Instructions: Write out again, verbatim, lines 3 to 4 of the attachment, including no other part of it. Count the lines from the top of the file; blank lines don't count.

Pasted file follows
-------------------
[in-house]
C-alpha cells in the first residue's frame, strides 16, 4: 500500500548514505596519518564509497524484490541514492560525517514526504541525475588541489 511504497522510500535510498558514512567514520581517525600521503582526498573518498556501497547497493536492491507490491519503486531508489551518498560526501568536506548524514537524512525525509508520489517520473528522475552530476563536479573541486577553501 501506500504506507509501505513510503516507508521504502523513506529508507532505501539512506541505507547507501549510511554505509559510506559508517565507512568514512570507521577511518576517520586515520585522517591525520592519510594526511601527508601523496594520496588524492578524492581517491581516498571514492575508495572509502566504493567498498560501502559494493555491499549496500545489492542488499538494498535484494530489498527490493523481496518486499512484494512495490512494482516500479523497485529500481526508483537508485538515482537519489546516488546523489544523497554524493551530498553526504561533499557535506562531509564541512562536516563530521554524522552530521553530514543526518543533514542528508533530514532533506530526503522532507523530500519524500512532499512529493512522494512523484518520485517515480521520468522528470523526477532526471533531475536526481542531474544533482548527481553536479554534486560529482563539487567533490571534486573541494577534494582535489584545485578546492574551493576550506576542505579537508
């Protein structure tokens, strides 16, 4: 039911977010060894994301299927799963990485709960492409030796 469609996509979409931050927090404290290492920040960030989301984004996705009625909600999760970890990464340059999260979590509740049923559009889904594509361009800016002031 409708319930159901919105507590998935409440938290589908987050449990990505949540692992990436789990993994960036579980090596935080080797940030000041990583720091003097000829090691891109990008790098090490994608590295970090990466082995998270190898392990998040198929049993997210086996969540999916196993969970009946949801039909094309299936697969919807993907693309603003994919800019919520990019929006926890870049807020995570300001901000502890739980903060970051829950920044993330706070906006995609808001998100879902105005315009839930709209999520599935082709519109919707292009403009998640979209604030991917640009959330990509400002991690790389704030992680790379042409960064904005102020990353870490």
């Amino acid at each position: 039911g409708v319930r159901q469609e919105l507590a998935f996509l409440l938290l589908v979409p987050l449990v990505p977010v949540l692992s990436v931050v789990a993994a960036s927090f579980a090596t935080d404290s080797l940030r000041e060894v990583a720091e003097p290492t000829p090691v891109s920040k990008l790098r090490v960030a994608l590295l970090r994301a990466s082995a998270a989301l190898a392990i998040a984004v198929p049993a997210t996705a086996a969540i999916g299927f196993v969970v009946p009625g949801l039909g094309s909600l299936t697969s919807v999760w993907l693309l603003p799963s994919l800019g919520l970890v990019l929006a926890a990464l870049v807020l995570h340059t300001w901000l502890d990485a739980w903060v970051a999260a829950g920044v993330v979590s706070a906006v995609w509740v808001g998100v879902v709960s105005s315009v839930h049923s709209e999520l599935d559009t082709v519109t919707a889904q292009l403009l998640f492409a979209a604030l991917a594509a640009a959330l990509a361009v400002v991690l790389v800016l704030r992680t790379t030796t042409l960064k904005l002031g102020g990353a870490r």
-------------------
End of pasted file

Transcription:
């Protein structure tokens, strides 16, 4: 039911977010060894994301299927799963990485709960492409030796 469609996509979409931050927090404290290492920040960030989301984004996705009625909600999760970890990464340059999260979590509740049923559009889904594509361009800016002031 409708319930159901919105507590998935409440938290589908987050449990990505949540692992990436789990993994960036579980090596935080080797940030000041990583720091003097000829090691891109990008790098090490994608590295970090990466082995998270190898392990998040198929049993997210086996969540999916196993969970009946949801039909094309299936697969919807993907693309603003994919800019919520990019929006926890870049807020995570300001901000502890739980903060970051829950920044993330706070906006995609808001998100879902105005315009839930709209999520599935082709519109919707292009403009998640979209604030991917640009959330990509400002991690790389704030992680790379042409960064904005102020990353870490």
């Amino acid at each position: 039911g409708v319930r159901q469609e919105l507590a998935f996509l409440l938290l589908v979409p987050l449990v990505p977010v949540l692992s990436v931050v789990a993994a960036s927090f579980a090596t935080d404290s080797l940030r000041e060894v990583a720091e003097p290492t000829p090691v891109s920040k990008l790098r090490v960030a994608l590295l970090r994301a990466s082995a998270a989301l190898a392990i998040a984004v198929p049993a997210t996705a086996a969540i999916g299927f196993v969970v009946p009625g949801l039909g094309s909600l299936t697969s919807v999760w993907l693309l603003p799963s994919l800019g919520l970890v990019l929006a926890a990464l870049v807020l995570h340059t300001w901000l502890d990485a739980w903060v970051a999260a829950g920044v993330v979590s706070a906006v995609w509740v808001g998100v879902v709960s105005s315009v839930h049923s709209e999520l599935d559009t082709v519109t919707a889904q292009l403009l998640f492409a979209a604030l991917a594509a640009a959330l990509a361009v400002v991690l790389v800016l704030r992680t790379t030796t042409l960064k904005l002031g102020g990353a870490r």